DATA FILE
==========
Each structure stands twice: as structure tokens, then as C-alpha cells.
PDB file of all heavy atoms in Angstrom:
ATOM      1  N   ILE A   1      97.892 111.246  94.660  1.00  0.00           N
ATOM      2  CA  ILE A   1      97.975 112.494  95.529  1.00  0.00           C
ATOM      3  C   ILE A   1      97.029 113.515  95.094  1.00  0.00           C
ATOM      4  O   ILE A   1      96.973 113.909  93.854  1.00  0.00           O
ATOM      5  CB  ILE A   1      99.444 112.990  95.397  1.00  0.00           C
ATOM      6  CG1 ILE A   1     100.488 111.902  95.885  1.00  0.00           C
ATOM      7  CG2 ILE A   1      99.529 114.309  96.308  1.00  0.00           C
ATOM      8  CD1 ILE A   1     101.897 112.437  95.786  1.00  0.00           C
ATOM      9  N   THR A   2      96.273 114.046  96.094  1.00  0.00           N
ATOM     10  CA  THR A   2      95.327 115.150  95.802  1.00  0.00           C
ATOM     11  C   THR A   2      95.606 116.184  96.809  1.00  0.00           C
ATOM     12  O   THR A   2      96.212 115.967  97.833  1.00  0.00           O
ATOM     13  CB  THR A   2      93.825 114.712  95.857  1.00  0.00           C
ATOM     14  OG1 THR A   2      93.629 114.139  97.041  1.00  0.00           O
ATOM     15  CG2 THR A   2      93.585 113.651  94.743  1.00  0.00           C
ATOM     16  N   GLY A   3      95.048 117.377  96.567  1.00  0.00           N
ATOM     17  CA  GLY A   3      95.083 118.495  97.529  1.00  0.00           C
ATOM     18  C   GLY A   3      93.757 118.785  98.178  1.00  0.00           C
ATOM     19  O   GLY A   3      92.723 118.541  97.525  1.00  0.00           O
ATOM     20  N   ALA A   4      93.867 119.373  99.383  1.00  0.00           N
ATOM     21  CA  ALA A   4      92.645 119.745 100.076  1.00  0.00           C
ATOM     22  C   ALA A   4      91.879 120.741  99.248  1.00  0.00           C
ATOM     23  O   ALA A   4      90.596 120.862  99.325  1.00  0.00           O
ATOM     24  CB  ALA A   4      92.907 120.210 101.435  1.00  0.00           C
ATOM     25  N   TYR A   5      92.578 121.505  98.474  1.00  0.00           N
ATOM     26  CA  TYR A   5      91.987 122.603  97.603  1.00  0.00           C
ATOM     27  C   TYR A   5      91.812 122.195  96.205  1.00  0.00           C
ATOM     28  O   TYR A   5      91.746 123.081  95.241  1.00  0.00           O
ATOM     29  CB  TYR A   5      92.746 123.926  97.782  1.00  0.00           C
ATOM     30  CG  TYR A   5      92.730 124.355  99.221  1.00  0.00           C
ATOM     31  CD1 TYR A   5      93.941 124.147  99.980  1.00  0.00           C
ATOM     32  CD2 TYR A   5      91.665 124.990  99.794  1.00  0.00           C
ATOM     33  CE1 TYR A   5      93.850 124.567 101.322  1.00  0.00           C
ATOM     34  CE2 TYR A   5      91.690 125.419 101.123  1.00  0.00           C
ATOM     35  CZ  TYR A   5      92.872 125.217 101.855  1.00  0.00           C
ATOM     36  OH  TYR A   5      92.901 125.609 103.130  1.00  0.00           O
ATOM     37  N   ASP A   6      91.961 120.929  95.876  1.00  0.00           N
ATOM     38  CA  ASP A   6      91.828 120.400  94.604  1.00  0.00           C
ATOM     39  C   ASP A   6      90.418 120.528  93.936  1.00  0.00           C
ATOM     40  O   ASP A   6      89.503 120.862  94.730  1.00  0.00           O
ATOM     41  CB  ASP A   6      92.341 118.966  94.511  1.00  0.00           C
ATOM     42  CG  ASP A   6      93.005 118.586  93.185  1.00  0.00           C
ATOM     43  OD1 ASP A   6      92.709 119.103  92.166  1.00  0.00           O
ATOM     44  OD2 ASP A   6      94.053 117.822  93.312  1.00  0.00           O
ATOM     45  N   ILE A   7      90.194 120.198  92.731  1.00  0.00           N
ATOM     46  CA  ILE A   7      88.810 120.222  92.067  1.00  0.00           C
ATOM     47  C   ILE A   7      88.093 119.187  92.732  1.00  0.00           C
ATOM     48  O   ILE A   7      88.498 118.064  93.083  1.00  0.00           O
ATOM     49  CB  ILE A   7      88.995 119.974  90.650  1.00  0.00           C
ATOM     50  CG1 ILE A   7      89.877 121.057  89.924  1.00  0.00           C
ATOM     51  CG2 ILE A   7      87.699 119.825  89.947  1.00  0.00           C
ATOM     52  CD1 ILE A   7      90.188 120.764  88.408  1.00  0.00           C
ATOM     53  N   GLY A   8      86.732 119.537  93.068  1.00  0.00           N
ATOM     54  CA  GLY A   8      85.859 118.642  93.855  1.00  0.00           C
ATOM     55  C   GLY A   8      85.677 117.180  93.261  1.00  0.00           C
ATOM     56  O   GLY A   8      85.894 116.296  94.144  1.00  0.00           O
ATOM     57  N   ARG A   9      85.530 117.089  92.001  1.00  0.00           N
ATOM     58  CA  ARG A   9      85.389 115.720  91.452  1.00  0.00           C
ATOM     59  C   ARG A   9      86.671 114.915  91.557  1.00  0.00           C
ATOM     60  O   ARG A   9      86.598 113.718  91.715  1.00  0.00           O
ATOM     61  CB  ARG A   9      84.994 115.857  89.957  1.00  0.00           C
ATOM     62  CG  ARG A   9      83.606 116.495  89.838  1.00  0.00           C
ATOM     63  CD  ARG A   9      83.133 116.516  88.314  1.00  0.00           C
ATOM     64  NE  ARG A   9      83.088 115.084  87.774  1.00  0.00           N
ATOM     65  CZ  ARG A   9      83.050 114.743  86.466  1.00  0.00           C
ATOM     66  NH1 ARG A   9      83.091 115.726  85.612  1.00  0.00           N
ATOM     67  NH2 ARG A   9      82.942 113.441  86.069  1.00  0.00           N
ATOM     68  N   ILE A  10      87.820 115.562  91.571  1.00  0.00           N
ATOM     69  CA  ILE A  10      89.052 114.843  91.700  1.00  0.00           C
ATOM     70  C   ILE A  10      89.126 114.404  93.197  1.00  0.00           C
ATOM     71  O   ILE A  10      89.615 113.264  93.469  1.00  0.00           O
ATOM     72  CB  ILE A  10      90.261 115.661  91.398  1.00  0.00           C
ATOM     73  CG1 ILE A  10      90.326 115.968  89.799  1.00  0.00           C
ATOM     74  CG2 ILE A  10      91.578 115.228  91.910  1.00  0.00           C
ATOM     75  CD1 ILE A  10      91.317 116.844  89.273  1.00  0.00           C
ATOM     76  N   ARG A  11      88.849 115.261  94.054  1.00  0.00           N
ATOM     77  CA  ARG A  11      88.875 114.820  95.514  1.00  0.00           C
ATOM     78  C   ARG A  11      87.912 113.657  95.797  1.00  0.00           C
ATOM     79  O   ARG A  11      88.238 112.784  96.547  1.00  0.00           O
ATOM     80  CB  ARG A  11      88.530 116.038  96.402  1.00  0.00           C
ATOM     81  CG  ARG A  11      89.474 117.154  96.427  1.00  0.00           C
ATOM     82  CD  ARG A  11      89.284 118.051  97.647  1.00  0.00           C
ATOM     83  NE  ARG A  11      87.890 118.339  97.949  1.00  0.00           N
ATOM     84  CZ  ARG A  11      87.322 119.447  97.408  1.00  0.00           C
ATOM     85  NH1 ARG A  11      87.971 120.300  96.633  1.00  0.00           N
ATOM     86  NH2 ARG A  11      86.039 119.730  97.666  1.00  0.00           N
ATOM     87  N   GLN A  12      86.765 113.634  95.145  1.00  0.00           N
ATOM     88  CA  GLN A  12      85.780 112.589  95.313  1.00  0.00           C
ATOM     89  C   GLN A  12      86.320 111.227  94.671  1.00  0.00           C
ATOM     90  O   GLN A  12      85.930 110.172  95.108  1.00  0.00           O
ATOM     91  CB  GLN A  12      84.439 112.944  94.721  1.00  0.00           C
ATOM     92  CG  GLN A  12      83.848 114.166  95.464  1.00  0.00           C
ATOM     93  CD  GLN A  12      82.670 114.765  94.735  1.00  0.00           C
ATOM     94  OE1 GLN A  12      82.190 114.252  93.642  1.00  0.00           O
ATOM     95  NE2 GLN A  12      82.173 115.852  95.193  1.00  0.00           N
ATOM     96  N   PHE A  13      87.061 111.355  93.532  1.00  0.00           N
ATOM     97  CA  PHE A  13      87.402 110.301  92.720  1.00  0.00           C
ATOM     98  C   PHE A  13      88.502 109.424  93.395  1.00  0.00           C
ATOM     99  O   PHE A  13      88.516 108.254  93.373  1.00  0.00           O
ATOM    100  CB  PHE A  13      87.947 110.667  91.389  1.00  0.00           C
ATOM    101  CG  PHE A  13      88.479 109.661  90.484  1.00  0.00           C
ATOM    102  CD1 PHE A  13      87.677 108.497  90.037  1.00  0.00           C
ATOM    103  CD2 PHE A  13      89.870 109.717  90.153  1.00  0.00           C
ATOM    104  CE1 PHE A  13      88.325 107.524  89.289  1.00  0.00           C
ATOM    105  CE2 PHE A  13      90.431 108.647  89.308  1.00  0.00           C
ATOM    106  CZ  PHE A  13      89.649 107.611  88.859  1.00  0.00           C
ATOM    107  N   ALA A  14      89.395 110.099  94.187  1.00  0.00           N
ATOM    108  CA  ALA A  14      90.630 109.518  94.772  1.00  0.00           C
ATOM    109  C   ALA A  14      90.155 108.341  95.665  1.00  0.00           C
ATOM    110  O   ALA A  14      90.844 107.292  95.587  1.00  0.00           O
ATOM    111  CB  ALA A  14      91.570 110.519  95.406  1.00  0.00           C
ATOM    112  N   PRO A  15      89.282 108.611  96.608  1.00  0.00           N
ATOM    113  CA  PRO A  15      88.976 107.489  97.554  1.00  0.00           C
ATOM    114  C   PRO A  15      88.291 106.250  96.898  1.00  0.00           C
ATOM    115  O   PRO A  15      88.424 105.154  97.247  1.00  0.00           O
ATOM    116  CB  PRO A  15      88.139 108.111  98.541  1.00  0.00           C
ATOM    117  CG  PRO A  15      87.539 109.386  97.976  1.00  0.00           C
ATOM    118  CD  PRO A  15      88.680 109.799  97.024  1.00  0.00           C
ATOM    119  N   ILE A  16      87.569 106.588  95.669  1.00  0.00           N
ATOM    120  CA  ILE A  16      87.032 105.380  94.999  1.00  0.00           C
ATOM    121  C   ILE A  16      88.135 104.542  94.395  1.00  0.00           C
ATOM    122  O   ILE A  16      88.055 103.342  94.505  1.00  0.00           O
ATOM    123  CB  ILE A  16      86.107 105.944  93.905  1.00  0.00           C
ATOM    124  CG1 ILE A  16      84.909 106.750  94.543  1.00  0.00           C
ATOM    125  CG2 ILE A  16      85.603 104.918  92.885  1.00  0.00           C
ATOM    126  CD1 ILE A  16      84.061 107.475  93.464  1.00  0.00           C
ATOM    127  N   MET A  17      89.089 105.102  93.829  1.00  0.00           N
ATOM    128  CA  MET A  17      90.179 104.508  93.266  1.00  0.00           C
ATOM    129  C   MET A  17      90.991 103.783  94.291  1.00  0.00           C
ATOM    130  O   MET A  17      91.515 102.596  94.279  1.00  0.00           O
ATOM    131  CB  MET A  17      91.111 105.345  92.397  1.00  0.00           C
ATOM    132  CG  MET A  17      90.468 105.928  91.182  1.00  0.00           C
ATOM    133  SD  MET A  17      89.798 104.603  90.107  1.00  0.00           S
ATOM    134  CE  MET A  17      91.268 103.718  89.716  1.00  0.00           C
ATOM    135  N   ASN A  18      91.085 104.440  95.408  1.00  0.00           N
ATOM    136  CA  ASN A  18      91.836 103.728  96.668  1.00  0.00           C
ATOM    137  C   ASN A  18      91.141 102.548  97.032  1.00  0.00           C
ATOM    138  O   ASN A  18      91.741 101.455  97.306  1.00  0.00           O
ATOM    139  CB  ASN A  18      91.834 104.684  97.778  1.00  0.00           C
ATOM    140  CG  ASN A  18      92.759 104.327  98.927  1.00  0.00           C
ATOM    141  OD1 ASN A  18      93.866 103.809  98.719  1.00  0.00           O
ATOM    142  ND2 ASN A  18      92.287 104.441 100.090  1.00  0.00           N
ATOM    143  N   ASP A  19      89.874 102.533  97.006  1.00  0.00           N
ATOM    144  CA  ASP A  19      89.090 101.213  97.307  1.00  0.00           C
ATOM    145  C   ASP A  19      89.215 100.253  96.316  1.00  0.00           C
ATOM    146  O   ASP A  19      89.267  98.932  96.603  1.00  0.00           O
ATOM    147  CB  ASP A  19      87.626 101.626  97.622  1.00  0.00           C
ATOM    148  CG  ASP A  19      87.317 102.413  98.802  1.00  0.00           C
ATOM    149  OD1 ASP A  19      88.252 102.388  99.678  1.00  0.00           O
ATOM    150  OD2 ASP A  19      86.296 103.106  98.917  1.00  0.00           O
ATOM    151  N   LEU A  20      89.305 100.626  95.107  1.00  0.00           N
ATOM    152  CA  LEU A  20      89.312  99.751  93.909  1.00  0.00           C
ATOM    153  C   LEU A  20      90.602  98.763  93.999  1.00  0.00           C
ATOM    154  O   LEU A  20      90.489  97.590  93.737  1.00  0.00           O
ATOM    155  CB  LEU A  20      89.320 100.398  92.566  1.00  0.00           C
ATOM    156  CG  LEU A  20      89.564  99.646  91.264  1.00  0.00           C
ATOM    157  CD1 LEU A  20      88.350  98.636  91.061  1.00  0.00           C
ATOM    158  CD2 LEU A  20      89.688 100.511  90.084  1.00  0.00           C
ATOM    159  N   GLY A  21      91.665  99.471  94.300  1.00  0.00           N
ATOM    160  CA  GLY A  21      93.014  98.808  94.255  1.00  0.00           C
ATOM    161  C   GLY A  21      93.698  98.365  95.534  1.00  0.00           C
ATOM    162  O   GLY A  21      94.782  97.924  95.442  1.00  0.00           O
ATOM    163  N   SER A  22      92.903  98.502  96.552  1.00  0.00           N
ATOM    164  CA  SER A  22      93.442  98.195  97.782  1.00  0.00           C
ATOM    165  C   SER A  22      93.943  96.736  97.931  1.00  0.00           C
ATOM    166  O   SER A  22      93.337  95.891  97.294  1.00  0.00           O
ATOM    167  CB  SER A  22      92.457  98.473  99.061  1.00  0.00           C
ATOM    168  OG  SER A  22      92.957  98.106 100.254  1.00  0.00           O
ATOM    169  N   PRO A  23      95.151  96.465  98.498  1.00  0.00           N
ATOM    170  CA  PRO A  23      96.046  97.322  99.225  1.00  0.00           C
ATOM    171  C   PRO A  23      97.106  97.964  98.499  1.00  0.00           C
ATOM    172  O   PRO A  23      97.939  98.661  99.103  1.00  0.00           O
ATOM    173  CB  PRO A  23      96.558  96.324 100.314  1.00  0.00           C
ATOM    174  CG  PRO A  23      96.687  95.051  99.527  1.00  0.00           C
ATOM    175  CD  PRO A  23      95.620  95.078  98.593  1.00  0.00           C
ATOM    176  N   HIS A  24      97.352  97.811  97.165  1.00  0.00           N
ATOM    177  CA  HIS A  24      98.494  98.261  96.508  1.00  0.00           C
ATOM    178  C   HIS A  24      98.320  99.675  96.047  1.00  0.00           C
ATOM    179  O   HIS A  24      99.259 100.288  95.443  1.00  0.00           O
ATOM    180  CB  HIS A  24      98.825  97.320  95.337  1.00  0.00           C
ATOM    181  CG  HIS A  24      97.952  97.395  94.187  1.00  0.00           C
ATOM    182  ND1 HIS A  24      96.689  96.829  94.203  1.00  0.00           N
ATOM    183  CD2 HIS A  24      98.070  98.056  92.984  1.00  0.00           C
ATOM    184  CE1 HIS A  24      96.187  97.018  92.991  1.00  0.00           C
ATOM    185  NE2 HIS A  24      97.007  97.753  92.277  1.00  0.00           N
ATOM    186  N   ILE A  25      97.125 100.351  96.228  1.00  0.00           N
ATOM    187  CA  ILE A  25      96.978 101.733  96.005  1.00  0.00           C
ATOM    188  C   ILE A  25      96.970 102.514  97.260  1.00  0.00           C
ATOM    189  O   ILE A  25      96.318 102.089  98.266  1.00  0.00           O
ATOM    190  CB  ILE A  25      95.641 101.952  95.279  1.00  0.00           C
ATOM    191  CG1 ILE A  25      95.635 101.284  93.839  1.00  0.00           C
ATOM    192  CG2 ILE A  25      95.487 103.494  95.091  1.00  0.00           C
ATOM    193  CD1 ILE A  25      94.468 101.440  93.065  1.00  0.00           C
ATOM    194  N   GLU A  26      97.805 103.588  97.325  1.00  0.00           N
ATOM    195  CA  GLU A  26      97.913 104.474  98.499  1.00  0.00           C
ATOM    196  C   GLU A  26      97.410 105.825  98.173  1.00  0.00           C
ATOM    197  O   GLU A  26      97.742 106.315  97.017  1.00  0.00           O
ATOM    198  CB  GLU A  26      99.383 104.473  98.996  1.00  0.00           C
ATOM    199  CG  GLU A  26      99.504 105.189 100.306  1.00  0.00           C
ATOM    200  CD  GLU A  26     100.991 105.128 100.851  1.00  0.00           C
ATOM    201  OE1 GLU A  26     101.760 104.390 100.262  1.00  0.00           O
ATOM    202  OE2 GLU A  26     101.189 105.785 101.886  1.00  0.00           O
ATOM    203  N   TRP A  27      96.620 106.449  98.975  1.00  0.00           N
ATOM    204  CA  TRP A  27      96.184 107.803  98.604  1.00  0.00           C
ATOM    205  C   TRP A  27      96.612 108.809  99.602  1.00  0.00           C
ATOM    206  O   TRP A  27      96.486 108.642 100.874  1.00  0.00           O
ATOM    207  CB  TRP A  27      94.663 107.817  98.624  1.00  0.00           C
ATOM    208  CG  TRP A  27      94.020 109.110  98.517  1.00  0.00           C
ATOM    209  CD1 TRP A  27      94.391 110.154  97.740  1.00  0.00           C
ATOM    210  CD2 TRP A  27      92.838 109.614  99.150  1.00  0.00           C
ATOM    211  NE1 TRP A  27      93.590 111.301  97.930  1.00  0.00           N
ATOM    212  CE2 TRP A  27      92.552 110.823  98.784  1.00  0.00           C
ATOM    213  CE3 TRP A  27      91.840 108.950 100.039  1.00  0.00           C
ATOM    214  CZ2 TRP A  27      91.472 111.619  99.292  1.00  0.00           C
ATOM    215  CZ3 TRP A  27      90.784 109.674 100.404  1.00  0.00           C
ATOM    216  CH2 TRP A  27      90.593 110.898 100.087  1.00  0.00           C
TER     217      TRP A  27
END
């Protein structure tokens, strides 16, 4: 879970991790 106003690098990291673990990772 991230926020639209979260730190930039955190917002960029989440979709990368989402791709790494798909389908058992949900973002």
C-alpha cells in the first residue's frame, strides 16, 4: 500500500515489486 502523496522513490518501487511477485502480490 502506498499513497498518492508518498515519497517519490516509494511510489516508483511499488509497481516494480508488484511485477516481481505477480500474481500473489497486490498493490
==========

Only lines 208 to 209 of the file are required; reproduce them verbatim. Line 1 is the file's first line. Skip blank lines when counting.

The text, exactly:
ATOM    206  O   TRP A  27      96.486 108.642 100.874  1.00  0.00           O
ATOM    207  CB  TRP A  27      94.663 107.817  98.624  1.00  0.00           C